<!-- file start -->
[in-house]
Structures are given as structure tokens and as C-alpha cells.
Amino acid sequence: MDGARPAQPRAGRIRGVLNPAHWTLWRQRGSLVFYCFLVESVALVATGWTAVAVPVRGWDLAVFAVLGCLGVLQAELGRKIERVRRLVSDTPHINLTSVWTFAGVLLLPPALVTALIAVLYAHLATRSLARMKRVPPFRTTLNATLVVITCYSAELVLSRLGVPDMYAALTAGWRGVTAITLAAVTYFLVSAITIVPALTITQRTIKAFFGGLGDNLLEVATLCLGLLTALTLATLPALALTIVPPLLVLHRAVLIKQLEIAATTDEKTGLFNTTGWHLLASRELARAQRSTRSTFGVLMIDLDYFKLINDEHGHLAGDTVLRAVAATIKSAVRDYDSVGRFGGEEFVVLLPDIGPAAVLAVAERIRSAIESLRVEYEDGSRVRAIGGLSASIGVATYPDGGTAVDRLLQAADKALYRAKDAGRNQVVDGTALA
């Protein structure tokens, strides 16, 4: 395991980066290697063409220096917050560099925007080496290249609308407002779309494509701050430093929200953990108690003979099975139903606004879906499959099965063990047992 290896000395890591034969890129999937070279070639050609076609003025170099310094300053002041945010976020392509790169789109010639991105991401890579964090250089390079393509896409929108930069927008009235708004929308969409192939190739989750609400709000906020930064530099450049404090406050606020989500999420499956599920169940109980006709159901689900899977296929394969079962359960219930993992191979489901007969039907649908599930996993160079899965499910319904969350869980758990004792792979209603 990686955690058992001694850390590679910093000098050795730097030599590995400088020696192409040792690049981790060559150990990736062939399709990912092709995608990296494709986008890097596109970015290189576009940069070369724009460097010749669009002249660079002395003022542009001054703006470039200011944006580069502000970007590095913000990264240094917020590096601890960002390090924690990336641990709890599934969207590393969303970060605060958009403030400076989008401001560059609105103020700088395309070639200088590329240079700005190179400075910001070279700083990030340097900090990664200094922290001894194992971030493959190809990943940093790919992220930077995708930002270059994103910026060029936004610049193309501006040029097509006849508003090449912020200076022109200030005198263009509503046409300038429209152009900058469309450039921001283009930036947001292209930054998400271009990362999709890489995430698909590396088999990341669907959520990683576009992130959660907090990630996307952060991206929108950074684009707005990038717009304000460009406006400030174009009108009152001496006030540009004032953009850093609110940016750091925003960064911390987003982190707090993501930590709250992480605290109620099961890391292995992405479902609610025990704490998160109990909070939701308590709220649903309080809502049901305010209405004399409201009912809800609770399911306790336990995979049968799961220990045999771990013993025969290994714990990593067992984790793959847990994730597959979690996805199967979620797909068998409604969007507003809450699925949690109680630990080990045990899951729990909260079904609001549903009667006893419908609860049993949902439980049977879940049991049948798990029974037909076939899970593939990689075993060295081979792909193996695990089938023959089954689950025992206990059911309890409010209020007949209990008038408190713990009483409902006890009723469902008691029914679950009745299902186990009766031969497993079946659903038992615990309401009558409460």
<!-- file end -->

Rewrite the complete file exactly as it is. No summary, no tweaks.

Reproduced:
[in-house]
Structures are given as structure tokens and as C-alpha cells.
Amino acid sequence: MDGARPAQPRAGRIRGVLNPAHWTLWRQRGSLVFYCFLVESVALVATGWTAVAVPVRGWDLAVFAVLGCLGVLQAELGRKIERVRRLVSDTPHINLTSVWTFAGVLLLPPALVTALIAVLYAHLATRSLARMKRVPPFRTTLNATLVVITCYSAELVLSRLGVPDMYAALTAGWRGVTAITLAAVTYFLVSAITIVPALTITQRTIKAFFGGLGDNLLEVATLCLGLLTALTLATLPALALTIVPPLLVLHRAVLIKQLEIAATTDEKTGLFNTTGWHLLASRELARAQRSTRSTFGVLMIDLDYFKLINDEHGHLAGDTVLRAVAATIKSAVRDYDSVGRFGGEEFVVLLPDIGPAAVLAVAERIRSAIESLRVEYEDGSRVRAIGGLSASIGVATYPDGGTAVDRLLQAADKALYRAKDAGRNQVVDGTALA
């Protein structure tokens, strides 16, 4: 395991980066290697063409220096917050560099925007080496290249609308407002779309494509701050430093929200953990108690003979099975139903606004879906499959099965063990047992 290896000395890591034969890129999937070279070639050609076609003025170099310094300053002041945010976020392509790169789109010639991105991401890579964090250089390079393509896409929108930069927008009235708004929308969409192939190739989750609400709000906020930064530099450049404090406050606020989500999420499956599920169940109980006709159901689900899977296929394969079962359960219930993992191979489901007969039907649908599930996993160079899965499910319904969350869980758990004792792979209603 990686955690058992001694850390590679910093000098050795730097030599590995400088020696192409040792690049981790060559150990990736062939399709990912092709995608990296494709986008890097596109970015290189576009940069070369724009460097010749669009002249660079002395003022542009001054703006470039200011944006580069502000970007590095913000990264240094917020590096601890960002390090924690990336641990709890599934969207590393969303970060605060958009403030400076989008401001560059609105103020700088395309070639200088590329240079700005190179400075910001070279700083990030340097900090990664200094922290001894194992971030493959190809990943940093790919992220930077995708930002270059994103910026060029936004610049193309501006040029097509006849508003090449912020200076022109200030005198263009509503046409300038429209152009900058469309450039921001283009930036947001292209930054998400271009990362999709890489995430698909590396088999990341669907959520990683576009992130959660907090990630996307952060991206929108950074684009707005990038717009304000460009406006400030174009009108009152001496006030540009004032953009850093609110940016750091925003960064911390987003982190707090993501930590709250992480605290109620099961890391292995992405479902609610025990704490998160109990909070939701308590709220649903309080809502049901305010209405004399409201009912809800609770399911306790336990995979049968799961220990045999771990013993025969290994714990990593067992984790793959847990994730597959979690996805199967979620797909068998409604969007507003809450699925949690109680630990080990045990899951729990909260079904609001549903009667006893419908609860049993949902439980049977879940049991049948798990029974037909076939899970593939990689075993060295081979792909193996695990089938023959089954689950025992206990059911309890409010209020007949209990008038408190713990009483409902006890009723469902008691029914679950009745299902186990009766031969497993079946659903038992615990309401009558409460």